Jewish Personalities

The Author of the “Sulam”, Rabbi Yehuda Leib Ashlag

1. The author of the “Sulam” was born in Poland, on 5 Tishrei. He became famous for teaching and writing a commentary on Kabbalah. His real name was Rabbi Yehuda Leib Halevi Ashlag. He became known as Baal HaSulam after the commentary he wrote on the Book of Zohar which was called “HaSulam.

2. In his youth he studied in the Gerrer yeshiva. Rumor has it that even at this young age he studied Kabbalah, while hiding pages from the holy Ari’s “Tree of Life” between the pages  of Talmud. At the age of 14, he already was thoroughly proficient in the Talmud, including its commentaries.

3. At the age of 17, he received rabbinical ordination ladder by the leading rabbis of Warsaw.

4. The Baal HaSulam married Rebecca Roiza Abramovich when she was 16 years old. The couple had 11 children, three of whom died young.

5. His principal works are Talmud Eser Sefirot (16 volumes, based on the writings of the Ari), and his commentary HaSulam to the Book of Zohar. He wrote numerous works on kabbalistic subjects, including Beit Sha’ar HaKavanot, Introduction to the Book of Zohar, Foreword to the Book of Zohar, Introduction to Kabbalistic Wisdom, Foreword to HaSulam Commentary, General Foreword to Etz Chaim, and Foreword to Talmud Eser Sefirot— all of which provide rudimentary material for the study of Kabbalah. The Baal HaSulam likewise wrote several pamphlets —Matan Torah, HaAravot and HaShalom. His last work was Kitvei HaDor HaAcharon, an analysis of various societies which also included an outline of a detailed plan for building a future optimal society.

6. After he became famous for his spiritual achievements in Poland, he decided to move to the Holy Land, even though his wife, Rebecca, was in an advanced state of pregnancy at the time. She gave birth on the ship traveling to Israel and called her daughter Bat-sheva. They arrived on 16 Tishrei 5682 (1921) during the intermediate days of Sukkot. The couple disembarked with several of their children at the Jaffa port, and they settled in Jerusalem’s Old City.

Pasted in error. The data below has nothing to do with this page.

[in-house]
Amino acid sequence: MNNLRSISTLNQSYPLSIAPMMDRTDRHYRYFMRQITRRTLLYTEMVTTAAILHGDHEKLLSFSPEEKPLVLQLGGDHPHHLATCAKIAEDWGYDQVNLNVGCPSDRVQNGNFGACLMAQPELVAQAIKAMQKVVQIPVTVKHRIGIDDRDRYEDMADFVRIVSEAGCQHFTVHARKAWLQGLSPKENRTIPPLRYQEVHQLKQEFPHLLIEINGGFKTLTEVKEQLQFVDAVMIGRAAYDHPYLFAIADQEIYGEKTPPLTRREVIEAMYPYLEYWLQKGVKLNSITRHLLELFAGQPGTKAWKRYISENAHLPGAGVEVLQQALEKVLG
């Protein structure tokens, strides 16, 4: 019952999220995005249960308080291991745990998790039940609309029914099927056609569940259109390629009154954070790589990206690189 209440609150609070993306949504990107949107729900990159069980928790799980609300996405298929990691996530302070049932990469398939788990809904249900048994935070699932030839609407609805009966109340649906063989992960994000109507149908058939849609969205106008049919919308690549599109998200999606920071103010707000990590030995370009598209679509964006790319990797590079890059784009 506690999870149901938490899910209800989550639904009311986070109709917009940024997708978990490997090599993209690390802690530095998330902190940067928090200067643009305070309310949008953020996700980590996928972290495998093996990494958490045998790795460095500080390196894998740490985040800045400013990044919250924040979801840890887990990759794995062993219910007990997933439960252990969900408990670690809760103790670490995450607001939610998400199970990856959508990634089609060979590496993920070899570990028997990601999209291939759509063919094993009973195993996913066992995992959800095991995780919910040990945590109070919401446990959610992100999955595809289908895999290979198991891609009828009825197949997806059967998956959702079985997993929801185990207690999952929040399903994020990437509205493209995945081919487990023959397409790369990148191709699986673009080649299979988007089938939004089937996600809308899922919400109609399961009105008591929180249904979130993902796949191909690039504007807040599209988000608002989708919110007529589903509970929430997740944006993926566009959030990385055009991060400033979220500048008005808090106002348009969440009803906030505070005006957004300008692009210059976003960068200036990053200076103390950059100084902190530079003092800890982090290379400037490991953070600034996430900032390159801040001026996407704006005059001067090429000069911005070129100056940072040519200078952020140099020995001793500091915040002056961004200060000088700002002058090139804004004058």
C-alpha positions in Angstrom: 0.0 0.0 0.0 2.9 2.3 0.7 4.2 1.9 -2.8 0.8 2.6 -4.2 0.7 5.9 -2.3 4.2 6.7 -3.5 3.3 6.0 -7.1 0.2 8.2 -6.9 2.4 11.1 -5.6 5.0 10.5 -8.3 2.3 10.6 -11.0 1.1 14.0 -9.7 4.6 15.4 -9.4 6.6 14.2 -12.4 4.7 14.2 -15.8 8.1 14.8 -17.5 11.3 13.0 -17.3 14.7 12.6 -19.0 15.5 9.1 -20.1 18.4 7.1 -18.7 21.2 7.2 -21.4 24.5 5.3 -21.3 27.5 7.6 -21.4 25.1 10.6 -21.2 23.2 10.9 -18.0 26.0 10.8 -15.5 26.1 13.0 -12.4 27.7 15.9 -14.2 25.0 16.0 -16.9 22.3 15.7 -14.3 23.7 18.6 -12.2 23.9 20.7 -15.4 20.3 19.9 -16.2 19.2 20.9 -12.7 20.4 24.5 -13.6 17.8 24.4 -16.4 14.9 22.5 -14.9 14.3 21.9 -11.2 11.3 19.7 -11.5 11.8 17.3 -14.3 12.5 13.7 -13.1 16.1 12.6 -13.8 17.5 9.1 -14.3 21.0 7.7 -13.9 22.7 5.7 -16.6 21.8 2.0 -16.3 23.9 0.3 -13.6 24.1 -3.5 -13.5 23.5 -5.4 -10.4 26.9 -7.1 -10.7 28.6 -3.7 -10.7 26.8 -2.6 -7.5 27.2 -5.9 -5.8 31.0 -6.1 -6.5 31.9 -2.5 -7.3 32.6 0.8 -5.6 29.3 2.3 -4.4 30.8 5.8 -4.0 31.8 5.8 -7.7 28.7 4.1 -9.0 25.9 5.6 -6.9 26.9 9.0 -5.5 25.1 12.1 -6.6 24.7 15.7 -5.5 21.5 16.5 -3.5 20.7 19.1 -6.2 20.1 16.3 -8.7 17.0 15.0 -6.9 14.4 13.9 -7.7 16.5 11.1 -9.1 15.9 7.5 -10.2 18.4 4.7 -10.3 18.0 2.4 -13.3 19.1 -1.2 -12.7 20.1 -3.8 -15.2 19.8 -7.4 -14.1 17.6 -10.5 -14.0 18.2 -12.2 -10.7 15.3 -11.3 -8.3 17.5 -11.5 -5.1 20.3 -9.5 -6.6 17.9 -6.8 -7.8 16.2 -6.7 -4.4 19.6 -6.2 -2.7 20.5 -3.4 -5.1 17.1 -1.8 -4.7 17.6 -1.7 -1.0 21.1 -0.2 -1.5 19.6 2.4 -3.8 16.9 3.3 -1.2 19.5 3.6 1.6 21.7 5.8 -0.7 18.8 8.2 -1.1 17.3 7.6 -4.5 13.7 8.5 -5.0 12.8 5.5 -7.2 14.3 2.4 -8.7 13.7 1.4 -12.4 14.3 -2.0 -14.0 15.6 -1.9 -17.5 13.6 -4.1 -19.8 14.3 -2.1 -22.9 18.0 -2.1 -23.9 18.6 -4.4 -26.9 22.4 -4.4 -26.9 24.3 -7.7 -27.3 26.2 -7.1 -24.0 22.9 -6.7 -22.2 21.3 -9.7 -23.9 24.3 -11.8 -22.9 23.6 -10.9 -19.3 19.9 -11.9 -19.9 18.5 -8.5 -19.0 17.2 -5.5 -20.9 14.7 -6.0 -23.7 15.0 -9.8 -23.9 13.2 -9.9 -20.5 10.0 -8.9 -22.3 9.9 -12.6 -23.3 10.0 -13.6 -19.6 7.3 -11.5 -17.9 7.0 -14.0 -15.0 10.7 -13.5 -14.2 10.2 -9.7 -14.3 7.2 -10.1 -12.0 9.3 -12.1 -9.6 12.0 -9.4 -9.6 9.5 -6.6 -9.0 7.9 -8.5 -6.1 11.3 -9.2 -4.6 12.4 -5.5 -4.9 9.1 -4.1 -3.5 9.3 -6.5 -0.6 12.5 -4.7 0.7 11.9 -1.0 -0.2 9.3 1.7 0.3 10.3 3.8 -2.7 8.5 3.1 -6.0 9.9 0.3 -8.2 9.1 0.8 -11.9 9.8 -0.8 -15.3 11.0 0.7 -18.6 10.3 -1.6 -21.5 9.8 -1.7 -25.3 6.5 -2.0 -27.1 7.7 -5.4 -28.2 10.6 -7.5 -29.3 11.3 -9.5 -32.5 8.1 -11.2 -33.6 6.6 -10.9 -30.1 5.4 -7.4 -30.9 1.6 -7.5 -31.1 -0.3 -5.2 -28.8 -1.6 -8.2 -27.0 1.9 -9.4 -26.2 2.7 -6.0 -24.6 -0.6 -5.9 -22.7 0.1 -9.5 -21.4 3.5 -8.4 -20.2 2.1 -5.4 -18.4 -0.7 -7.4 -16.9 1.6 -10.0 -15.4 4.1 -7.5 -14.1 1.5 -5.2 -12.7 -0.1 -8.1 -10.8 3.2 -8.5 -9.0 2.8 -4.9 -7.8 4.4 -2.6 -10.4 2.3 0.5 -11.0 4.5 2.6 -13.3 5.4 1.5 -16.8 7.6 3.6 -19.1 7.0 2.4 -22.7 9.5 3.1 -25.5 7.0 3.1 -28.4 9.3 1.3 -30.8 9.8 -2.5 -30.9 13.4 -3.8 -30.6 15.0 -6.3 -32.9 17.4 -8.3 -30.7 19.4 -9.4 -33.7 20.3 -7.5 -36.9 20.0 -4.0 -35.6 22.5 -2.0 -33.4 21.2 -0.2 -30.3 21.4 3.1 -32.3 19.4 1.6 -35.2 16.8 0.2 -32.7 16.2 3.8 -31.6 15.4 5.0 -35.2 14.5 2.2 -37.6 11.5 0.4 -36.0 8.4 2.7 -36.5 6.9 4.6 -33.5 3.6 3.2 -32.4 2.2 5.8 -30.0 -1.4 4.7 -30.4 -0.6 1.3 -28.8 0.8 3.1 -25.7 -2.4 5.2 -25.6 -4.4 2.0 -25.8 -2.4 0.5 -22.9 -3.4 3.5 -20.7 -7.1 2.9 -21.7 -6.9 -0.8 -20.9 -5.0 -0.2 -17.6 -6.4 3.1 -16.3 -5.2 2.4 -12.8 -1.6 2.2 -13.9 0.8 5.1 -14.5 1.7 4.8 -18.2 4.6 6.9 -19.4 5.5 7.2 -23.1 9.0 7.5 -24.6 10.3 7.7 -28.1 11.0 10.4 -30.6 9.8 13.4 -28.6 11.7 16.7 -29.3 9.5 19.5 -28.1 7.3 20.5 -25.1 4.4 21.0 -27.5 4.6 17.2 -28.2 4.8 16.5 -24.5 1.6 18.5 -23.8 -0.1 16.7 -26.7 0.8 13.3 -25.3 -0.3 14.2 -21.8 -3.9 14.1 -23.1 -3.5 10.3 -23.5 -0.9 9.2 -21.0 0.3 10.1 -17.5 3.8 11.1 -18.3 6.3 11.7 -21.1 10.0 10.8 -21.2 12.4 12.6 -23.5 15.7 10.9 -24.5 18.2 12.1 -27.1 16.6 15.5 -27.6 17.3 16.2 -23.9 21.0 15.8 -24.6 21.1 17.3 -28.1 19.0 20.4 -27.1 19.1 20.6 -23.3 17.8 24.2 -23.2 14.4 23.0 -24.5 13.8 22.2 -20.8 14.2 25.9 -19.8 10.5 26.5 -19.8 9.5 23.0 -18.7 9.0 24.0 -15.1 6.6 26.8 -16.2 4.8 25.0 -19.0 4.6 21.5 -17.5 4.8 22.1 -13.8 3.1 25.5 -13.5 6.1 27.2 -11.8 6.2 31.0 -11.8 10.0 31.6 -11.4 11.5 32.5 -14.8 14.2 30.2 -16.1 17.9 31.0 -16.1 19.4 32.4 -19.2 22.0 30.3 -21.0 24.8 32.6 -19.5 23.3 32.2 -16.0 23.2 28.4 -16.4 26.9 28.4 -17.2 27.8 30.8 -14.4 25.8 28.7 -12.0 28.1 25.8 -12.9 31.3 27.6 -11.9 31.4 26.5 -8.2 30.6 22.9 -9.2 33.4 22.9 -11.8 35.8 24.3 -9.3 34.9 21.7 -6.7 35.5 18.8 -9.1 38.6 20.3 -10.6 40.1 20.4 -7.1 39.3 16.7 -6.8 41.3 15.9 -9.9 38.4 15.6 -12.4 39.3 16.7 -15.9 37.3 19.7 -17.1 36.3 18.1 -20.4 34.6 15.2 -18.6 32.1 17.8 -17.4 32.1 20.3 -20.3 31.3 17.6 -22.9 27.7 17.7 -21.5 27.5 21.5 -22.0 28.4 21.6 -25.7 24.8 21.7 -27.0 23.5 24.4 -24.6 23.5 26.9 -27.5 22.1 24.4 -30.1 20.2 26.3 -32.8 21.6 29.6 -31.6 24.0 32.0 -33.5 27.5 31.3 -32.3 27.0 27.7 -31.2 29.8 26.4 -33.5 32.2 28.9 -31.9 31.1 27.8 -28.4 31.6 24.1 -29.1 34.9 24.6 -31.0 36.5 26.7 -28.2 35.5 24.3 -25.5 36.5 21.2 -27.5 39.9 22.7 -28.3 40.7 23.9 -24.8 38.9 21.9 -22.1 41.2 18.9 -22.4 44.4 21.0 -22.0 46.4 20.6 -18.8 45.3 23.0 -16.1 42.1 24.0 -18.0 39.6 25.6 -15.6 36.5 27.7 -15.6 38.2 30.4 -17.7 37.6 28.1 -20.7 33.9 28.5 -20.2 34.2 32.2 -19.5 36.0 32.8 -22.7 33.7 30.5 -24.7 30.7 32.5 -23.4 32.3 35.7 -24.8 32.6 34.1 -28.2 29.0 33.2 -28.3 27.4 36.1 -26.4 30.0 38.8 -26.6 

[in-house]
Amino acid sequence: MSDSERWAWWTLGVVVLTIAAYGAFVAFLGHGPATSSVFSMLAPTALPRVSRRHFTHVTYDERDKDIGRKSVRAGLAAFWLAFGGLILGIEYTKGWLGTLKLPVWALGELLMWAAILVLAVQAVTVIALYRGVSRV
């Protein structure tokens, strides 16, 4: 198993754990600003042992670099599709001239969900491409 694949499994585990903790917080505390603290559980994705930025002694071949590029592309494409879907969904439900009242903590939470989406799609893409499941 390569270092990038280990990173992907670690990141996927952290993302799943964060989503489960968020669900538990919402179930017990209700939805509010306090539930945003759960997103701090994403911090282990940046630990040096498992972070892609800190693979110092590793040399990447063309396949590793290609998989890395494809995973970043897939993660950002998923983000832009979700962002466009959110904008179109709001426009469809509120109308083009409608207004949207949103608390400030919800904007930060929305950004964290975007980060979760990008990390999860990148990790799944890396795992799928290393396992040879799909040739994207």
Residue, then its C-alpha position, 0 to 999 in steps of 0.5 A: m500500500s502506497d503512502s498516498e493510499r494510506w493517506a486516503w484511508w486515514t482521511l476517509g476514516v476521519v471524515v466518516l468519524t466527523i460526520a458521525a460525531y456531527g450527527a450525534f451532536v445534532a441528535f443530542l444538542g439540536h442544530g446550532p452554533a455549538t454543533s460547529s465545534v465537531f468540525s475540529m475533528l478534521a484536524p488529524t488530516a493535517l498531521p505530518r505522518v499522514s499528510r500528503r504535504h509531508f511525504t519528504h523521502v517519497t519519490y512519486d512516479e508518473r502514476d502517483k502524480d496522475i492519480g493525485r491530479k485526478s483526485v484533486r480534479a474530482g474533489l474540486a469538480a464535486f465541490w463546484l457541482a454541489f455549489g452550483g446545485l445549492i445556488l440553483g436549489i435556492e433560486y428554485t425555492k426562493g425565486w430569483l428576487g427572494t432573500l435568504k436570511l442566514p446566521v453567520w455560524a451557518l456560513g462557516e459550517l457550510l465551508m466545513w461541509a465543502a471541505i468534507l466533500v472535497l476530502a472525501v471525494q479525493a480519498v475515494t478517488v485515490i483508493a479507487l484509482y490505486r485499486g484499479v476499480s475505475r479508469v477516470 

7. Since the Baal HaSulam was penniless when he came to the Holy Land, and he didn’t want the locals to know his spiritual stature, he decided to make his living by tanning hides to produce parchment for Torah scrolls and mezuzot. He also manufactured soap with a soap machine he had brought from Poland. Despite his humility, people soon realized that the Baal HaSulam was a great scholar and tzadik and appointed him to positions in the community.

8. In 1926, he went to London for two years, and wrote his commentary Panim Meirot and Panim Masbirot to the holy Ari’s book Etz Chaim, without leaving his home for the entire period of writing. During this period, he also composed most of his melodies, with the help of a piano.

9. The Baal HaSulam’s custom was to get up at one in the morning and study until dawn. When he felt tired, he would dip his feet in ice water, or put small, sharp stones in his shoes. Many times, his son Baruch Shalom, would stay up to wake his father for his studies.

10. It is related about the Baal HaSulam that he would occasionally travel with his students to Tiberias, Safed, and Meron on a horse. He visited Peqi’in to see the cave where Rabbi Shimon Bar Yochai, the author of the Zohar, had hidden away.

The Baal HaSulam died on Yom Kippur, 10 Tishrei, 5715 (1954) at the age of 69, and was buried in Jerusalem on Mount Hamenuchot.

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